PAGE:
The shortfall was highlighted in research carried out by KPMG Management Consulting, which showed that only 48 of the top 100 public limited companies are currently releasing preliminaries within the 60-day time frame. Twenty-five of the top 100 released preliminary results between 60 and 70 days after their year-end date.
John Fanning, a consultant at KPMG, said the research provided little comfort for those firms currently unable to meet the 60-day target. He said: ‘The reporting cycle time needed by these organisations to meet the ASB’s target may seem achievable, but most of the top 100 plcs have failed to reduce their reporting time-scales to any marked degree in the last few years.’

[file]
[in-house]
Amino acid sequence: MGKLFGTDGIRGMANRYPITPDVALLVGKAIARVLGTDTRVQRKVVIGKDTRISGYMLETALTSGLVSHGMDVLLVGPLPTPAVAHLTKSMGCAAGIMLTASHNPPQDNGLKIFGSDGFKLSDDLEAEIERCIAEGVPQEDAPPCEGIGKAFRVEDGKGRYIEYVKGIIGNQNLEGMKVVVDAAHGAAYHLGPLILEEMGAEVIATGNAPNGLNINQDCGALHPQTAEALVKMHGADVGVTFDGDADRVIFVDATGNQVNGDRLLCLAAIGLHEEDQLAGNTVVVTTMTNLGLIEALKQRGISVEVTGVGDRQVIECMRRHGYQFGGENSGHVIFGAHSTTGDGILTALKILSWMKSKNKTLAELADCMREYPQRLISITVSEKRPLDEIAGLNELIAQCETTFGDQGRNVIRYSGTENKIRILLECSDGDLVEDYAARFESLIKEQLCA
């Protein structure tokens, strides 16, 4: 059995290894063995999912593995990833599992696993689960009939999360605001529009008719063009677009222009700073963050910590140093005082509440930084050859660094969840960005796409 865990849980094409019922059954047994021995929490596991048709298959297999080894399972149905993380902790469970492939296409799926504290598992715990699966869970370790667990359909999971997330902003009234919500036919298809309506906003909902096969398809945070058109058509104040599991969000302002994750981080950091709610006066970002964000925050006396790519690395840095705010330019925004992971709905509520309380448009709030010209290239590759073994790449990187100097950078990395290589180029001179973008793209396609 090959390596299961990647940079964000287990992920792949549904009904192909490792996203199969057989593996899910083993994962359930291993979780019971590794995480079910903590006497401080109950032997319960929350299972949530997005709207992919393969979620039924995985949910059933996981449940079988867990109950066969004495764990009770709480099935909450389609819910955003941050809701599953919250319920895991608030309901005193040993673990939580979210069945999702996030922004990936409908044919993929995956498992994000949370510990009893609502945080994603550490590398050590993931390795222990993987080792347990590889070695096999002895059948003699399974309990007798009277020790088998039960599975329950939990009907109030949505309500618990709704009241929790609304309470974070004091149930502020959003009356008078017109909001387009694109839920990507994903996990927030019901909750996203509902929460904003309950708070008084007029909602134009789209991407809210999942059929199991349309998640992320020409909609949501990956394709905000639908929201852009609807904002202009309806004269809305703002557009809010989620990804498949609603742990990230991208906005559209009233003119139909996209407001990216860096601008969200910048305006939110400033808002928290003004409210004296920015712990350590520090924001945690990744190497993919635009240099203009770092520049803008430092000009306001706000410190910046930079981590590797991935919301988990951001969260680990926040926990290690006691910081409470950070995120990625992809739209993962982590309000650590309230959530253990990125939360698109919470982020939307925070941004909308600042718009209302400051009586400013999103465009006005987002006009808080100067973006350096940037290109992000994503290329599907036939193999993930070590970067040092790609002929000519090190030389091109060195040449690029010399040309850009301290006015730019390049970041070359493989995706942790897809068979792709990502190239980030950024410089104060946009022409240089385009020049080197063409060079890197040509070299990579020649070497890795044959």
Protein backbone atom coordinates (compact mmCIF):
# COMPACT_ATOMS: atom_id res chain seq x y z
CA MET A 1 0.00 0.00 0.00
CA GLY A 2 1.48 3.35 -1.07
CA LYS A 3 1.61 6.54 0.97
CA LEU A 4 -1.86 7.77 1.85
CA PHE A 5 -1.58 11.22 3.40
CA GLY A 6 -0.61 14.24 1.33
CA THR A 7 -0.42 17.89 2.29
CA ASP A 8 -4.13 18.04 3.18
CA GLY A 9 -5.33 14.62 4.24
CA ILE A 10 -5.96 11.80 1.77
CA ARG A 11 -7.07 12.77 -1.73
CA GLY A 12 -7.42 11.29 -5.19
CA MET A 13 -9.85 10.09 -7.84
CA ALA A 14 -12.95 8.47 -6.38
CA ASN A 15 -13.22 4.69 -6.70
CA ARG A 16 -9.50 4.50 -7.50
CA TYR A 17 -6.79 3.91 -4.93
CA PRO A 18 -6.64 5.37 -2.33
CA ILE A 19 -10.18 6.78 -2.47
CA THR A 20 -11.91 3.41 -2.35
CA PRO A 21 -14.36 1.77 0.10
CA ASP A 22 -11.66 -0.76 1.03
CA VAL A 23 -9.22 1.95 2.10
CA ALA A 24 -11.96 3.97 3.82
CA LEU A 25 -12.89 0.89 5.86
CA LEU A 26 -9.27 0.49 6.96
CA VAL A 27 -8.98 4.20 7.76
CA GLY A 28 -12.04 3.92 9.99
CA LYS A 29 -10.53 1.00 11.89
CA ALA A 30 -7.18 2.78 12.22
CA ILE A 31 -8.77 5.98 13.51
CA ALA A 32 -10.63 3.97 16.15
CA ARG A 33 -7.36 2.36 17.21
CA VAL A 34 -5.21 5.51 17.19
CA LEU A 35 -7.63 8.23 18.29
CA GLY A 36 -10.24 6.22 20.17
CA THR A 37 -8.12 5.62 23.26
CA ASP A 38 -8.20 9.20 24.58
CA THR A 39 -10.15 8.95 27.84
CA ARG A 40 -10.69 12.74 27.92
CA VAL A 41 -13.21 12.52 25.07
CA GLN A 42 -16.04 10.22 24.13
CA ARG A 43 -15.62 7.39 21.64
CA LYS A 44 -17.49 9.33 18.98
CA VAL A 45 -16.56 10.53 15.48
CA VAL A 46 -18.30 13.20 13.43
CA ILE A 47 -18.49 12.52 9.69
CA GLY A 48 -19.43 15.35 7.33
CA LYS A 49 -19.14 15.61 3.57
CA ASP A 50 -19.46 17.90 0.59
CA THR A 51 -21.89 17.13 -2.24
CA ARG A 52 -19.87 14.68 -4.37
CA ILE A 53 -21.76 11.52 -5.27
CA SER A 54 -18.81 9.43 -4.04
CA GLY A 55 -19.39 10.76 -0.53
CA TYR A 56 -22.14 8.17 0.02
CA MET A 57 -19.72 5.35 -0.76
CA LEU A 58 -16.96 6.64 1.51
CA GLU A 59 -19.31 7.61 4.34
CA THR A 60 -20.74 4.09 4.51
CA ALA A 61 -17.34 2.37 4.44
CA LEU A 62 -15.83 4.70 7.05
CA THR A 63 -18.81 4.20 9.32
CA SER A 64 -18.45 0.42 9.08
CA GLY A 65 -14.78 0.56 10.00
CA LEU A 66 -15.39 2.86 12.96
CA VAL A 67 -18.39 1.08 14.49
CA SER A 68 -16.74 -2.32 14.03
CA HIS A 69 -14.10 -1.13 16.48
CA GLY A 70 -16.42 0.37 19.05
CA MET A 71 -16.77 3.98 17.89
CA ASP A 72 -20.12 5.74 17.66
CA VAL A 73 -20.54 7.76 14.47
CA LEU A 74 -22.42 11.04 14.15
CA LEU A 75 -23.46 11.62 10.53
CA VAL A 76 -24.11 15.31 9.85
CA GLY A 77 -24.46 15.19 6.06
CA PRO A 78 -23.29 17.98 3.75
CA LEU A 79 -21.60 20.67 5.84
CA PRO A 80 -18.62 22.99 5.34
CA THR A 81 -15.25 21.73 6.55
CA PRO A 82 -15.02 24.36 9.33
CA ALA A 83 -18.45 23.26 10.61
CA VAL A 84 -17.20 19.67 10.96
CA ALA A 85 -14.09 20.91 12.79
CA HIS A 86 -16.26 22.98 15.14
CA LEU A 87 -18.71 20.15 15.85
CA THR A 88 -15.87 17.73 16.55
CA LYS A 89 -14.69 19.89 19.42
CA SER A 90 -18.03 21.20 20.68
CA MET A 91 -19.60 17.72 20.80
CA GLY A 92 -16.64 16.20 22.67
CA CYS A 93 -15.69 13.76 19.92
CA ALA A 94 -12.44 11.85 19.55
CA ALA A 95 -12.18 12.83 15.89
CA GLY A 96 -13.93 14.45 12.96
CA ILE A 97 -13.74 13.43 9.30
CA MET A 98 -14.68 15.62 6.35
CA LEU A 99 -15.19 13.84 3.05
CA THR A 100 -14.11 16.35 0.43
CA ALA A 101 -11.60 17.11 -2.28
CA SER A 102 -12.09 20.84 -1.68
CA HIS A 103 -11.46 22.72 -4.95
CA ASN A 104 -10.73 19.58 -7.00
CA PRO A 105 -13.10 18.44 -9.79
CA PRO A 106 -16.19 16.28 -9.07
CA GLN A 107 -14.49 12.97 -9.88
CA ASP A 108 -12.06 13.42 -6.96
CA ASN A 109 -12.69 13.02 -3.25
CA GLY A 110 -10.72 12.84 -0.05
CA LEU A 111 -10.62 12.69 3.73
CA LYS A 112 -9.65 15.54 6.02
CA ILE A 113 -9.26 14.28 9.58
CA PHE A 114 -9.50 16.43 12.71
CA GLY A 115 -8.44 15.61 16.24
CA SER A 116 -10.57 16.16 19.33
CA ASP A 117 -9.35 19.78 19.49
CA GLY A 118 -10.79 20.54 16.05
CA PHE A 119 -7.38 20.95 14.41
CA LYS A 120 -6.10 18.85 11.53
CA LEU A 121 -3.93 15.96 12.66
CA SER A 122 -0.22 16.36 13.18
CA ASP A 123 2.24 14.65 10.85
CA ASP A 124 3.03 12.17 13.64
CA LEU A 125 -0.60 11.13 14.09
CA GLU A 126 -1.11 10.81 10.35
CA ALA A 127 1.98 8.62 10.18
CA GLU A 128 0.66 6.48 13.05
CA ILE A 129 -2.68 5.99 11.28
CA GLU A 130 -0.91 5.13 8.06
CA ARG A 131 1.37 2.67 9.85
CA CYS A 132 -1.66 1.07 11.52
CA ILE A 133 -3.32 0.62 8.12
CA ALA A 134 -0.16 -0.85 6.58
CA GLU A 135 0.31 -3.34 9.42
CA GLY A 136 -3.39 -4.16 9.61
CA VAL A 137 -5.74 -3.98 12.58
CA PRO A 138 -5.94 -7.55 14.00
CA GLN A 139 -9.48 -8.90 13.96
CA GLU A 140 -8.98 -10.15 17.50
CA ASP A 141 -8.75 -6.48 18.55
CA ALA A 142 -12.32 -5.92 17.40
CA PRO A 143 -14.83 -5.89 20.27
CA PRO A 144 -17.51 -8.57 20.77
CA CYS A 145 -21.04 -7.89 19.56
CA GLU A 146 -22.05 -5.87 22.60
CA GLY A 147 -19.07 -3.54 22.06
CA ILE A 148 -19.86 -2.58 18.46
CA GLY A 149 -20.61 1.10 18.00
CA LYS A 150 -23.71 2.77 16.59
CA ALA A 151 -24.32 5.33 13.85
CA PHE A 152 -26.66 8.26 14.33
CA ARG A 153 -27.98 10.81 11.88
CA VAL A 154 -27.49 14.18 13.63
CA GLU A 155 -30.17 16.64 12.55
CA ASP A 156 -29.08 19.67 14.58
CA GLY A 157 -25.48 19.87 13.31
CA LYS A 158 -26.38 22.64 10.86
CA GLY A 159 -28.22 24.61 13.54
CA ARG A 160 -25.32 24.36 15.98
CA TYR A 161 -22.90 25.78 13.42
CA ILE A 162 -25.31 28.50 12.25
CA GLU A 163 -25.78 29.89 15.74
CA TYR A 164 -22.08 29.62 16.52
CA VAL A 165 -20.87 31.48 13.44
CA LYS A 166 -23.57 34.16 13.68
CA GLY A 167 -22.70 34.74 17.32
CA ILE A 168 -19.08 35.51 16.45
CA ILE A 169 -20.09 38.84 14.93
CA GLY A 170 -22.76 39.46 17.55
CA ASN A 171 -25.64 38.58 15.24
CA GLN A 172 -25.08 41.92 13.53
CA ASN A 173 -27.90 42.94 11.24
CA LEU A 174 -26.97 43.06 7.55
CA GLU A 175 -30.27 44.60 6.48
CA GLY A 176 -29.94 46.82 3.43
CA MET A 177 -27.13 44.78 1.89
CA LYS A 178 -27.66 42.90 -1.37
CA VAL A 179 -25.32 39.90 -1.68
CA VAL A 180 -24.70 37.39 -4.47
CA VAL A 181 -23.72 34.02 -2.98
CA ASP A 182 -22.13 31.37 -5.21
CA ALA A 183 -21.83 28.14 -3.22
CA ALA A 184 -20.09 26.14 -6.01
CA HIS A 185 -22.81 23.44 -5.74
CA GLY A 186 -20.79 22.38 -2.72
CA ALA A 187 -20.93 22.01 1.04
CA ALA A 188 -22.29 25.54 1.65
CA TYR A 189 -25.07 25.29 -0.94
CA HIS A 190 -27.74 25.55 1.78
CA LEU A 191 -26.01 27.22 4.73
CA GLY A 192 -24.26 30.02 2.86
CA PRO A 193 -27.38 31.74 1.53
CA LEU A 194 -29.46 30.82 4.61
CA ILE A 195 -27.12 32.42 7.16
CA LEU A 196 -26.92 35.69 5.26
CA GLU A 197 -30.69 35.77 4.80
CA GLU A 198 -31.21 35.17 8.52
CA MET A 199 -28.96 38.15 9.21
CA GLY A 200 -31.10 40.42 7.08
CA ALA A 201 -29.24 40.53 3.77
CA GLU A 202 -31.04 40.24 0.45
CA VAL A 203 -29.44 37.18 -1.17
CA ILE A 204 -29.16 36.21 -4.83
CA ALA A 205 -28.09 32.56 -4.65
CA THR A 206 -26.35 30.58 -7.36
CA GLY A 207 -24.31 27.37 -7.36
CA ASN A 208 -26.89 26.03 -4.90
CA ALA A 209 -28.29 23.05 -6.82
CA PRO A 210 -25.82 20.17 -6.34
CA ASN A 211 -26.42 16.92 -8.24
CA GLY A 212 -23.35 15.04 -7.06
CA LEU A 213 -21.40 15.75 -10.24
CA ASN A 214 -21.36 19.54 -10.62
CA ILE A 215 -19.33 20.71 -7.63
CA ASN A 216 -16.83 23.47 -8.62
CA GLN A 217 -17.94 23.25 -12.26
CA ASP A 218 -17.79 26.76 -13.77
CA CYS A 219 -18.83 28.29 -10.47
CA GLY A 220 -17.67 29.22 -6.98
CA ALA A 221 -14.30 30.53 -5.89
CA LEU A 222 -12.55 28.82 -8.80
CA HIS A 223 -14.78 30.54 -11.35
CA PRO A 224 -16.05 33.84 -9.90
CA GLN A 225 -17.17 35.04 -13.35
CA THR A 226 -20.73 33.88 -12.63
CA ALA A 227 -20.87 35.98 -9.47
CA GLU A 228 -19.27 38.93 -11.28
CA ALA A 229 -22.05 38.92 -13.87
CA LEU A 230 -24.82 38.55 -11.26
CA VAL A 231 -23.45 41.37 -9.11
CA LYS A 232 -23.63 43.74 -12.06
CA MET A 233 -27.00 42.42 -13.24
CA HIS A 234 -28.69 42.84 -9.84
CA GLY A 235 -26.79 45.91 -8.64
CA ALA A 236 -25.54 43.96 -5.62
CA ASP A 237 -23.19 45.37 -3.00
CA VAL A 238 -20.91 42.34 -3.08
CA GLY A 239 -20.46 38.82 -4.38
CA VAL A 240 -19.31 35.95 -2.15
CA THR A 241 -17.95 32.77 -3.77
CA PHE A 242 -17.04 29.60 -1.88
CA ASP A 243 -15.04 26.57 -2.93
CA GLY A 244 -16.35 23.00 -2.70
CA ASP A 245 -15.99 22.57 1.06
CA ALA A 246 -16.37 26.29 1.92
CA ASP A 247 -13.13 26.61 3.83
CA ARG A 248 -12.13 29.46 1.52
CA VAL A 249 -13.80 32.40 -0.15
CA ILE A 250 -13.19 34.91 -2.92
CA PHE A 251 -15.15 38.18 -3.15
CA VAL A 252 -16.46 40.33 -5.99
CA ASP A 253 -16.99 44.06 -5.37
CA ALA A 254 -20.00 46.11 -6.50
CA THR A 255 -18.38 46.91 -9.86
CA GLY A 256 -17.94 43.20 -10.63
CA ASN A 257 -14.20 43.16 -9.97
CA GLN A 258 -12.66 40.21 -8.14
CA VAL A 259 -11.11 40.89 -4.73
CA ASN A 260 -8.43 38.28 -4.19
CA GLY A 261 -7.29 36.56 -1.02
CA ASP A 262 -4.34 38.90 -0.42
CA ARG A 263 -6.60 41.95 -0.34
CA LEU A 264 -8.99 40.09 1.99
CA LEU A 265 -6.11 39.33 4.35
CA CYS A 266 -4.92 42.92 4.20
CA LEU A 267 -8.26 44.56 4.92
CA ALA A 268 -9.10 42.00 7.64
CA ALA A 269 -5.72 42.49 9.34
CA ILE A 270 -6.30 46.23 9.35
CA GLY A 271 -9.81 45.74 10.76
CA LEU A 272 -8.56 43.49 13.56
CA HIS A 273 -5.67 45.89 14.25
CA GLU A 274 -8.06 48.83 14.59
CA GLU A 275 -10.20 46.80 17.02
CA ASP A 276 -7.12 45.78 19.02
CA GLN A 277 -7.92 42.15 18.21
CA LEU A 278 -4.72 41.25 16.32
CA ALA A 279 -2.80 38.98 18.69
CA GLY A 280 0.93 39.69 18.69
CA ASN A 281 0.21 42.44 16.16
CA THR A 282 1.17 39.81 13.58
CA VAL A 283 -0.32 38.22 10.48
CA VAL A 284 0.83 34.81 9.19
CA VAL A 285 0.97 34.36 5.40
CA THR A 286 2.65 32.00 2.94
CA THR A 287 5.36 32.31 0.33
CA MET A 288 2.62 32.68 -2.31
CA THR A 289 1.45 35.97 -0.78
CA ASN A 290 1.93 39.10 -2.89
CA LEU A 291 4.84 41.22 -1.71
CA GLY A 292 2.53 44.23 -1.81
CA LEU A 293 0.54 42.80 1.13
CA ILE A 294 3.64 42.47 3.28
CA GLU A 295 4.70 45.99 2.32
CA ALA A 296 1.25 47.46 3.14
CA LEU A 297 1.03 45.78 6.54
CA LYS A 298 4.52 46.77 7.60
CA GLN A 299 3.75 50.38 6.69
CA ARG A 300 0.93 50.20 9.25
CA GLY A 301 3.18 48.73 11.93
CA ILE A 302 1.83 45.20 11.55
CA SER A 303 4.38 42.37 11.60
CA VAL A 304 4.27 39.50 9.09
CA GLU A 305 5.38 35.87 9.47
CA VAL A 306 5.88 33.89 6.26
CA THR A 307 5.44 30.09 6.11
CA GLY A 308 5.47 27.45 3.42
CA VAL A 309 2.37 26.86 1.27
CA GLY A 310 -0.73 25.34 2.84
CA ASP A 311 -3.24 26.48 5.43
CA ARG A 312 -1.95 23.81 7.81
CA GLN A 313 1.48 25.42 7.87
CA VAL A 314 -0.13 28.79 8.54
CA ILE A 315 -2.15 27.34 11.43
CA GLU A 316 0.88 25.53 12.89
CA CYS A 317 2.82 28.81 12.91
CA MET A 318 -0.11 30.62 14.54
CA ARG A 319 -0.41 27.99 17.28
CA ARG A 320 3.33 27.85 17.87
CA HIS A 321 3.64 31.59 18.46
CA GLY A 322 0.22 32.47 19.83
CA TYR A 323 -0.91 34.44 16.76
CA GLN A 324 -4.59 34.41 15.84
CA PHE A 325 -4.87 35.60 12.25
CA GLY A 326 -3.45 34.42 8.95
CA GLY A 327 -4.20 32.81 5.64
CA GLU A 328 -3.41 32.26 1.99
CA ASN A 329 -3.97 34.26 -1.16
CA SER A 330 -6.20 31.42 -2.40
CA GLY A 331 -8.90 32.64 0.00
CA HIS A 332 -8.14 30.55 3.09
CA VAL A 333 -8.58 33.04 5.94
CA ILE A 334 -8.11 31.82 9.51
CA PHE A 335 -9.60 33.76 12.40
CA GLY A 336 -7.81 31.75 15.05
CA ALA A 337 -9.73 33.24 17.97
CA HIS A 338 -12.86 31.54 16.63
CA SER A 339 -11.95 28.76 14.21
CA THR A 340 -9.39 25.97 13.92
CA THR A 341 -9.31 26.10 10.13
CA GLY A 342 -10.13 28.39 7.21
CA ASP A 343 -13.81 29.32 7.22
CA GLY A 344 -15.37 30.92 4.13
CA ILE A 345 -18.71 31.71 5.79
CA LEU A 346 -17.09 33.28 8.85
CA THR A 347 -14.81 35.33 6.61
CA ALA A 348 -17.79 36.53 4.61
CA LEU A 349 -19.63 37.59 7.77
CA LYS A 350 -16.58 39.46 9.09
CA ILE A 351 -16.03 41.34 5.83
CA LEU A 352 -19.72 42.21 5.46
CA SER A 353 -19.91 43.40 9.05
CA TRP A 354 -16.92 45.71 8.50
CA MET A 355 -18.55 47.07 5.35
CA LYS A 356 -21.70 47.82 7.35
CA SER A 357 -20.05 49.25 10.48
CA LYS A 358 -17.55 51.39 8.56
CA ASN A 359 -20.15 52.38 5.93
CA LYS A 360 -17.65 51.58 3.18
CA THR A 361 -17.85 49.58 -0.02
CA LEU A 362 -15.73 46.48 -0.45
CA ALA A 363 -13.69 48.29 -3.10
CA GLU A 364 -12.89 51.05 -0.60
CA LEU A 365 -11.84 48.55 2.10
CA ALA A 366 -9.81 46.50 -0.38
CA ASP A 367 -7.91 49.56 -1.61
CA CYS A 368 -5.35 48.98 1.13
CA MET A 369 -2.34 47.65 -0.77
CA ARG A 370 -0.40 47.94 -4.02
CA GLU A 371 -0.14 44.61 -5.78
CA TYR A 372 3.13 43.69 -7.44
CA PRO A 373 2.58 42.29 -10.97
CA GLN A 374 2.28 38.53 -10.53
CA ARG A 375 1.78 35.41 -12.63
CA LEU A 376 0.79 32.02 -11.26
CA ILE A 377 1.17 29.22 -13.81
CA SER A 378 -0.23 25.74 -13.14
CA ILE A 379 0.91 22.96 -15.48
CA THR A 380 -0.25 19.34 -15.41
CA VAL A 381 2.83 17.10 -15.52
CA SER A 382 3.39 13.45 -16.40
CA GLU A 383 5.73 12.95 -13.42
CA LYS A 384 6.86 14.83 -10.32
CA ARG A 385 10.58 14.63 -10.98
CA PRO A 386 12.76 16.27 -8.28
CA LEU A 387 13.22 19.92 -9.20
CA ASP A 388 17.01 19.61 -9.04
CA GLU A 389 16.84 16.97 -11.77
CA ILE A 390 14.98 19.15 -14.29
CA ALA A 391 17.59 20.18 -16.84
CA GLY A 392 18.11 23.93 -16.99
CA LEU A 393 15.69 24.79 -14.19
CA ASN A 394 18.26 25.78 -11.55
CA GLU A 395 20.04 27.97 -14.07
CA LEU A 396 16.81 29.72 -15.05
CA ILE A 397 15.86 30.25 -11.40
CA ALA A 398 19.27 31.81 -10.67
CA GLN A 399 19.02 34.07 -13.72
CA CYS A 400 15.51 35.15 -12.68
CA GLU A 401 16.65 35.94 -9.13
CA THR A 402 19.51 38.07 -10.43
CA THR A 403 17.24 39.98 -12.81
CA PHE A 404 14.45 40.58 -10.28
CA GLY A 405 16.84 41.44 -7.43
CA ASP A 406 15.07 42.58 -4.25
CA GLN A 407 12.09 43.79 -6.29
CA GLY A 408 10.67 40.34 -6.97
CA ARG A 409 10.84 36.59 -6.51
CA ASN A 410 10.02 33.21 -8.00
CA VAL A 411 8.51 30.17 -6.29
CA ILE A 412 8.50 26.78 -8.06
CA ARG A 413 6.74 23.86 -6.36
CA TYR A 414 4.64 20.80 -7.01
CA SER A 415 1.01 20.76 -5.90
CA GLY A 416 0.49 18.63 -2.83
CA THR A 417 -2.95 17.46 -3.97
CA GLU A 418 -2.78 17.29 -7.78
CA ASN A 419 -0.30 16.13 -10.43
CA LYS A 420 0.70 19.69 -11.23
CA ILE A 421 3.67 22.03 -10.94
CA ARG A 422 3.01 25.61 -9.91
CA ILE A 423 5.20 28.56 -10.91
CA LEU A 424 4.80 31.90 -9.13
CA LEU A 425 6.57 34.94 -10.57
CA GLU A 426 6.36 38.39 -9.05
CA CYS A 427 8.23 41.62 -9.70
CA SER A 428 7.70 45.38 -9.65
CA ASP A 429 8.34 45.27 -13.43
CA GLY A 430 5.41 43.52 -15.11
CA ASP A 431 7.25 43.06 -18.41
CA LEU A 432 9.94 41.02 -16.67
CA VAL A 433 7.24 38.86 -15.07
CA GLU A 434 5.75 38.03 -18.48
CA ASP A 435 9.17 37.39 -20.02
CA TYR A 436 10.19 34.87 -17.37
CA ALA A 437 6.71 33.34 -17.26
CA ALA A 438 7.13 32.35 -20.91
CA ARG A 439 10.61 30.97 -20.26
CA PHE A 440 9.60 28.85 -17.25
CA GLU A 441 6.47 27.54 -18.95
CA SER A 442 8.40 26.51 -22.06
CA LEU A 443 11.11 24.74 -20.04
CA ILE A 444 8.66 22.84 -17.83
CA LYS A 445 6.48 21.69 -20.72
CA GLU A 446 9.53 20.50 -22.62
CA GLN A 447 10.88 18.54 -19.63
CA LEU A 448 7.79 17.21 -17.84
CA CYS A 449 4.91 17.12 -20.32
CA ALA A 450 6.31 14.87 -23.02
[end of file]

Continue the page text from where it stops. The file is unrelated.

Allan Cook, the ASB’s technical director, said the board was offering this guidance as part of a drive towards best practice. But, he added that shortening the reporting process would offer competitive advantage.
He said: ‘I think some companies were saying, “What is the point?”, but better ones are close to 60-day reporting and will try to make it. We are saying this is serious. In the US, companies are much better at reducing the timescale in reporting.’
A financial controller of an oil retailer in the FTSE-250 said the company took 90 days to provide 1997 preliminary accounting, but added the company would improve upon its record next year. He said: ‘Competitors are reporting earlier and we don’t want to seen to be out of step.’ He added that the ASB’s guidelines were also a driver.
A spokesman for FTSE-100 company Lucas Varity said it reported in the 60-day period.
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